POMONA – The Rockland County District Attorney confirmed officers served a warrant on Hi-Tor Animal Care Center, the county’s primary animal shelter, on Wednesday morning but declined to provide details.
“This morning, at approximately 8 a.m., the Rockland County District Attorney’s Office executed a search warrant related to an ongoing investigation,” office spokesperson Peter Walker said in an email. “As this is part of an ongoing investigation, no further information can be released at this time.”
But Rockland County Executive Ed Day, in a separate statement, said the county had expressed concerns about operations at the nonprofit. The animal shelter sits on county-owned land off Firemen’s Memorial Drive in Pomona.
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Day added that the nonprofit is “a contracted agency and not part of Rockland County government.”
Hi-Tor Animal Care Center, Day said, “performs vital services of animal shelter and care in Rockland County and is monitored by the Rockland County Department of Health.”
An ongoing project to rebuild the dilapidated shelter facility includes $6.9 million in Rockland County capital project funding, plus more money from grants and donations.
“Both Hi-Tor management and County government have shared a number of concerns about operations at the shelter and we welcome, support and will cooperate fully with our District Attorney in ensuring whatever concerns are effectively addressed,” Day said in a statement.
When asked about the complaints, Day said “there have been a number of concerns shared with the DA from many different” people.
“What he’s looking at, we don’t know,” Day said of Rockland County District Attorney Thomas Walsh’s office. “All we want to see at some point is that there’s a determination whether there is something going on there or if those that run that shelter are doing things properly.”
The shelter has weathered numerous issues over the years.
In February Rockland’s five town supervisors expressed concerns about the shelter’s management, costs and finances.
They advocated for a county takeover of the facility. Towns pay fees to the nonprofit’s animal services in their jurisdictions.
Orangetown stopped contracting with the shelter then. Day warned if other towns followed suit, the shelter could be in jeopardy and the county’s plans to build a new facility – which he pegged at at $8 million investment overall – “would no longer make sense.”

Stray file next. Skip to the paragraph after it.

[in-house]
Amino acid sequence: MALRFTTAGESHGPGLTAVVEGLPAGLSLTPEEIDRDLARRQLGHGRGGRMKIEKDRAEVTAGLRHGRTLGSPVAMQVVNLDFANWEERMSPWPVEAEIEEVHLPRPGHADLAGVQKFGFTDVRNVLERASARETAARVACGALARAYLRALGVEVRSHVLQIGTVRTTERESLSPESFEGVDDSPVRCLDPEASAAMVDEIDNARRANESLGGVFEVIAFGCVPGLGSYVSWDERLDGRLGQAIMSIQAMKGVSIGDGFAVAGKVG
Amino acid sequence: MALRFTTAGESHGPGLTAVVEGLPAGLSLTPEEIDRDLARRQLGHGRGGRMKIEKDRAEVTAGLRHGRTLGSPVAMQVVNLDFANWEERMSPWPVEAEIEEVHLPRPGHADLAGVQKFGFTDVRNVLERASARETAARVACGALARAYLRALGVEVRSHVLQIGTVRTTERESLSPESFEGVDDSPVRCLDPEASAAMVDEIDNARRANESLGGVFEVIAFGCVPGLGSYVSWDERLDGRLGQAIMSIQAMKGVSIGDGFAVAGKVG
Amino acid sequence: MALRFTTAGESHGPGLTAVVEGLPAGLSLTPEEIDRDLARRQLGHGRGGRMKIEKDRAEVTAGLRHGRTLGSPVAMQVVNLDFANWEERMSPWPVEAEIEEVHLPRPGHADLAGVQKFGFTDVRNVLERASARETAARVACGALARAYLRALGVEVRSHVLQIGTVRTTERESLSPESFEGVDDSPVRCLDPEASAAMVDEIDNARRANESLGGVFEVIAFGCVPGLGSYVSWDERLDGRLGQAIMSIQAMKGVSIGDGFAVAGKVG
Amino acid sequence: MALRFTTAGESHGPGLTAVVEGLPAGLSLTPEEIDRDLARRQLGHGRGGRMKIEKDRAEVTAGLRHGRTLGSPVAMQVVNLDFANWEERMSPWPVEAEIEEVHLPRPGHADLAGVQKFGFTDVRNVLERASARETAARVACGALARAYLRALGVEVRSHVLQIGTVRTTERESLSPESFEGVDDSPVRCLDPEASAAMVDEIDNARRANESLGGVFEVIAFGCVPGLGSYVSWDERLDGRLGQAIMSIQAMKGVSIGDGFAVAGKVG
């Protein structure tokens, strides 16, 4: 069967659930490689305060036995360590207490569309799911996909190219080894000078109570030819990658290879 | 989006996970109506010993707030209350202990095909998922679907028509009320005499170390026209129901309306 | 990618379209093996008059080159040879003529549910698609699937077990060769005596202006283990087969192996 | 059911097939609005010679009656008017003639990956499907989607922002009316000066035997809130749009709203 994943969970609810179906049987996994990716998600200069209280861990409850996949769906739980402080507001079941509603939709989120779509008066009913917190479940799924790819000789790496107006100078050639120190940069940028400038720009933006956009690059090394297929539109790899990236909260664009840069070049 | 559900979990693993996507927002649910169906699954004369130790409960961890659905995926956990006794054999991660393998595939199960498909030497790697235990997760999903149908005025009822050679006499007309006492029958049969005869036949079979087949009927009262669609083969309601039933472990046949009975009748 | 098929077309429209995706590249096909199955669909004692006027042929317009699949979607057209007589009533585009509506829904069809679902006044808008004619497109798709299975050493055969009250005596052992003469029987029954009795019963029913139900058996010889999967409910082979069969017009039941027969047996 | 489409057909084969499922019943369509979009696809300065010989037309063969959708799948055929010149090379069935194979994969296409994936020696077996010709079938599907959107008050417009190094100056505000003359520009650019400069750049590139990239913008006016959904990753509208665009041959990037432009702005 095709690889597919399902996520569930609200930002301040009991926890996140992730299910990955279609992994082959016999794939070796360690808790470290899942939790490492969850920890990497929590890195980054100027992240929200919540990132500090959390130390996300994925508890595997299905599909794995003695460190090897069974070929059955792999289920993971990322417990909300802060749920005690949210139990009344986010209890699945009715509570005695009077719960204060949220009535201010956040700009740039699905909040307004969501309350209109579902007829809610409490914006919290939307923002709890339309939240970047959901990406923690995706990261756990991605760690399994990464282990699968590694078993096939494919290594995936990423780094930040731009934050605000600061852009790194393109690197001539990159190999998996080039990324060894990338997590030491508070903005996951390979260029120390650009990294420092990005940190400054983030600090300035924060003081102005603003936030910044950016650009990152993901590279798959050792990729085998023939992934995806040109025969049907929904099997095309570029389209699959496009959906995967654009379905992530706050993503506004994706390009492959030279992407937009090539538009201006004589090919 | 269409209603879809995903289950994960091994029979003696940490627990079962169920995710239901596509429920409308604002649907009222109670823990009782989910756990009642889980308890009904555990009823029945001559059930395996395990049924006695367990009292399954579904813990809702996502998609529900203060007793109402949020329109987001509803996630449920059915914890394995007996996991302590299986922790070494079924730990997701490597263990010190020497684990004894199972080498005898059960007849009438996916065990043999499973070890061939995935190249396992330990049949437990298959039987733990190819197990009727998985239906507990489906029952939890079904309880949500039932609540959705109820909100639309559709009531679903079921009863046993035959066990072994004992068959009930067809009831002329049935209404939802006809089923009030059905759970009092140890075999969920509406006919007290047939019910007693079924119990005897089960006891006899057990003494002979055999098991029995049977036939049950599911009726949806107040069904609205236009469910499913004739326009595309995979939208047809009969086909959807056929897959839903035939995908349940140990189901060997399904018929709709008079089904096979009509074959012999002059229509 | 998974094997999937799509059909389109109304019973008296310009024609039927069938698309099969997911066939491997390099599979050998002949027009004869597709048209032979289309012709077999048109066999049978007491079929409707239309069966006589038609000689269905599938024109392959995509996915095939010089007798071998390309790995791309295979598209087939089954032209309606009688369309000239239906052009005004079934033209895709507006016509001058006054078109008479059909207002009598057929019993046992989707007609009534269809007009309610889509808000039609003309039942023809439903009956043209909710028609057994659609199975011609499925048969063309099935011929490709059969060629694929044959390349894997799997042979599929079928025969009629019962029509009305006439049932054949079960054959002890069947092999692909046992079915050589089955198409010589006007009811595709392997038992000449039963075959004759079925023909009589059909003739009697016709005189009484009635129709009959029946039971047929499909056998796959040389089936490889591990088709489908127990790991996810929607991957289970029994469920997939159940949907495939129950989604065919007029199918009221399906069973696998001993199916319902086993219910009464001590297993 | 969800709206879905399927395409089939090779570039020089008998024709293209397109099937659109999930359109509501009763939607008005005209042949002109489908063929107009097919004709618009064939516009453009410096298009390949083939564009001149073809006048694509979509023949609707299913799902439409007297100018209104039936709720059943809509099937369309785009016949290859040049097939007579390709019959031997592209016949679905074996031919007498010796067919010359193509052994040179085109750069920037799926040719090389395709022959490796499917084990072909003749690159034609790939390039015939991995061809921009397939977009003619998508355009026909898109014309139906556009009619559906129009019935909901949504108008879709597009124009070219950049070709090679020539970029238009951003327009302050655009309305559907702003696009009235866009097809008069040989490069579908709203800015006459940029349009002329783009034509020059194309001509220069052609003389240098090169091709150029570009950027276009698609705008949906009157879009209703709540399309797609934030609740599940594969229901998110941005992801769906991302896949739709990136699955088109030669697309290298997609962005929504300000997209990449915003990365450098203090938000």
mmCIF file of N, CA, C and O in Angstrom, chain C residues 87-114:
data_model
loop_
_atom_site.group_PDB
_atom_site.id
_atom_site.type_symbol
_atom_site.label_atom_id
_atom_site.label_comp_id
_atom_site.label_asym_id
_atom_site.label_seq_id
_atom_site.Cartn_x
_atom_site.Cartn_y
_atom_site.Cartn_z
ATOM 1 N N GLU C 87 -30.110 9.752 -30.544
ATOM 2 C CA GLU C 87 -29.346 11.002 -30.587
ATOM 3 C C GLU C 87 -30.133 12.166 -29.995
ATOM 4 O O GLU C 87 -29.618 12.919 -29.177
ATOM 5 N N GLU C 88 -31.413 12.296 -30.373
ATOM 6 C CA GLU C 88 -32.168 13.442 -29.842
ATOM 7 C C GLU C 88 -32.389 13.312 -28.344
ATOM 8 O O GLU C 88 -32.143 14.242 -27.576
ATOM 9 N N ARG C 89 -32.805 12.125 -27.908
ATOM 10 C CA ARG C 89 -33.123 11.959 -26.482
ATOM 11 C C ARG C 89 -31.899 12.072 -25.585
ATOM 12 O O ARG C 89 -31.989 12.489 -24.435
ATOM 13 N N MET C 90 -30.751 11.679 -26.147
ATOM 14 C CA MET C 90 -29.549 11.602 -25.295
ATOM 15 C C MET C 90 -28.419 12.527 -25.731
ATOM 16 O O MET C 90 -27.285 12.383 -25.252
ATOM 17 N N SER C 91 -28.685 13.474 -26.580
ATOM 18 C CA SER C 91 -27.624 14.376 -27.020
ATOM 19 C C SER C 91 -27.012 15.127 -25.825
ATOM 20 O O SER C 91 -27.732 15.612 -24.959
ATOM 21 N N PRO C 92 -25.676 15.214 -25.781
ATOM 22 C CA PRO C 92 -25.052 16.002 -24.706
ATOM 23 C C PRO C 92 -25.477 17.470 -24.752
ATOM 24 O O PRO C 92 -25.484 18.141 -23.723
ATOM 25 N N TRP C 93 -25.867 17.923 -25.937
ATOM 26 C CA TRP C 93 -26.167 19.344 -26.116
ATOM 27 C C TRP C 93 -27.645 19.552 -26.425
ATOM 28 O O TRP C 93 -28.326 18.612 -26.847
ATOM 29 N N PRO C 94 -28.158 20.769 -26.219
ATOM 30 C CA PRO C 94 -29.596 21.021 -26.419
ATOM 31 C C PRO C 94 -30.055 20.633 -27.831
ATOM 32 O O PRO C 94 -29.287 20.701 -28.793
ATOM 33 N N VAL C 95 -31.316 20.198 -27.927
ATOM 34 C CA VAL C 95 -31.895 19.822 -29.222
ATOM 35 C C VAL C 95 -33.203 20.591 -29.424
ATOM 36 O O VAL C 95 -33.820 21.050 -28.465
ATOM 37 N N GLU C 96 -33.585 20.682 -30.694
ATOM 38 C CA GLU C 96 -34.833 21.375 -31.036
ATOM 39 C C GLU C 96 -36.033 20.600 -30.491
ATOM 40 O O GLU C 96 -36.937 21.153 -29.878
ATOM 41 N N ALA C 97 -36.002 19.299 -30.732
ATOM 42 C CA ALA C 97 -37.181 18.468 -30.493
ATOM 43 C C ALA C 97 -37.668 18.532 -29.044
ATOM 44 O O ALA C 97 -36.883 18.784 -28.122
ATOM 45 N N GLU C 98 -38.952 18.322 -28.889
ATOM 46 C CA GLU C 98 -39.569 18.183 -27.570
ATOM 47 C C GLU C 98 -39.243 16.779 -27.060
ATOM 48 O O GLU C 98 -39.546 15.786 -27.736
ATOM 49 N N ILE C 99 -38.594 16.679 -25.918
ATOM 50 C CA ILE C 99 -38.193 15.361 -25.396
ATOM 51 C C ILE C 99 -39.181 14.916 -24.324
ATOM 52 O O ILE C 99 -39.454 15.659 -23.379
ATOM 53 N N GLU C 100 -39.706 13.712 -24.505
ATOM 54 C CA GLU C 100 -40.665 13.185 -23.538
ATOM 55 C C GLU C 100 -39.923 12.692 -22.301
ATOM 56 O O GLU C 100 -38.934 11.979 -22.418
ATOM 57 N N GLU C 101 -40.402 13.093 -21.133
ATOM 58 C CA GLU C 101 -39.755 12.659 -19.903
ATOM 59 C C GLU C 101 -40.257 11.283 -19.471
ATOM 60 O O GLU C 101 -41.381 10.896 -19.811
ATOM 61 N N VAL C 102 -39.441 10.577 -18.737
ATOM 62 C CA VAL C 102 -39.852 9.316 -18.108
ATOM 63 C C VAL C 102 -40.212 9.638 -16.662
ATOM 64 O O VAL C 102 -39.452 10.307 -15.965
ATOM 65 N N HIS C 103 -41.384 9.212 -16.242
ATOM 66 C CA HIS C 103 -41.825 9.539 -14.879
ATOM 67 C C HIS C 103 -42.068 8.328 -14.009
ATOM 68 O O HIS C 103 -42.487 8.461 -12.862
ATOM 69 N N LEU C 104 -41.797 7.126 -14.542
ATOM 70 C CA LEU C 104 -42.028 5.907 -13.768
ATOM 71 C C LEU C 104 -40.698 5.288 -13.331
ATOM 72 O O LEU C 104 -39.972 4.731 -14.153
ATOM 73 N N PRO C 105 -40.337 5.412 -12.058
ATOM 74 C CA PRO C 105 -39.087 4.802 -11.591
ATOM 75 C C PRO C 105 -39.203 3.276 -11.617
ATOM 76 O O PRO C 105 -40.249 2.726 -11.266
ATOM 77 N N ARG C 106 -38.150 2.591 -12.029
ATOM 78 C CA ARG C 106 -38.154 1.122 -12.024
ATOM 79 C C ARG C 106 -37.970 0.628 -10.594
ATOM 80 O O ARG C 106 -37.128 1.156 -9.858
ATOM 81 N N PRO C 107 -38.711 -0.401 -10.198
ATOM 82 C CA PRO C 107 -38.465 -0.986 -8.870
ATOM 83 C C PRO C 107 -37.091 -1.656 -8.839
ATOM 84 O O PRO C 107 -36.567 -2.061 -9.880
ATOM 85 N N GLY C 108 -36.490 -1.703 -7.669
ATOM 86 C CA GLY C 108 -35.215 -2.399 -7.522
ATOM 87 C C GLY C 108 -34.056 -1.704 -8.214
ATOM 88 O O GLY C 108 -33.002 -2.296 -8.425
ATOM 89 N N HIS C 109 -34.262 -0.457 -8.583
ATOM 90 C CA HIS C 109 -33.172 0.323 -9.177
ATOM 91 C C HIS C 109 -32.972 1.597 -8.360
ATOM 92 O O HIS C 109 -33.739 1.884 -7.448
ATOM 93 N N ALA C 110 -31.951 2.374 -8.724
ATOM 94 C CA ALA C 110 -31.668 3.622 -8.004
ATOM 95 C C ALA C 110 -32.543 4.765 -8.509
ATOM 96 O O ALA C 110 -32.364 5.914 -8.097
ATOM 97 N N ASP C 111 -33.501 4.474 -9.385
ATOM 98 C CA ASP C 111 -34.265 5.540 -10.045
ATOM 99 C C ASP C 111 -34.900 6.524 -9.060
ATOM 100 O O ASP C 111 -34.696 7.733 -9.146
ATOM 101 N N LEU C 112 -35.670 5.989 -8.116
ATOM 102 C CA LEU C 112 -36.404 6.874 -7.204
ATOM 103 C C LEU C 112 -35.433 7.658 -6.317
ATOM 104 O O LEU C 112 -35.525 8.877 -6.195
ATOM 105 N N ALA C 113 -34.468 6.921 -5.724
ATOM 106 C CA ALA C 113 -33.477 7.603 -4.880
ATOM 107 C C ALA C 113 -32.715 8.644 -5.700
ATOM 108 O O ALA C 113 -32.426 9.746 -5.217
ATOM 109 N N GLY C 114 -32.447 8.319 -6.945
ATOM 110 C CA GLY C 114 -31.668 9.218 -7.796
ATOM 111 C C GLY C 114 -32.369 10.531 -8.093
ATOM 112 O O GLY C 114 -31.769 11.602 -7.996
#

At that time, Day said no decisions should be made until a new shelter is constructed.
The town supervisors, though, called the issues pressing.
“We have wanted answers on how taxpayer money has been spent,” Clarkstown Supervisor George Hoehmann said. “There are concerns that are disturbing and troubling.”
Day said Wednesday his position on taking over the shelter hadn’t changed. “The county is not charged with taking anything over,” Day said.
As for ongoing concerns by town leaders, Day said, “The towns’ animal control officers have been authorized to make daily visits over there to basically ensure in their view that things are being done properly.”
History of tension
The shelter is in its 50th year of operation.
Tension among the board, staff and volunteers have been a hallmark of the nonprofit. In 2018, many volunteers quit after a shelter manager was fired by the board for “abandonment.” The manager said he had gone to the county offices to inform Day about concerns over safety and working conditions at the facility.
There have been reports of ringworm outbreaks among cats and overrun trailers.
The management at Hi-Tor has made steps” to address concerns,” Day said
According to the nonprofit’s profile on GuideStar, the shelter handles 2,500 animals annually with the goal of finding forever homes for pets, including cats, dogs, rabbits and other animals.
Debbie DiBernardo, president of the Hi-Tor Board of Directors, did not immediately respond to a request for comment.
Staff writer Steve Lieberman contributed to this report.
Nancy Cutler writes about People & Policy. Click here for her latest stories. Follow her on Twitter at @nancyrockland.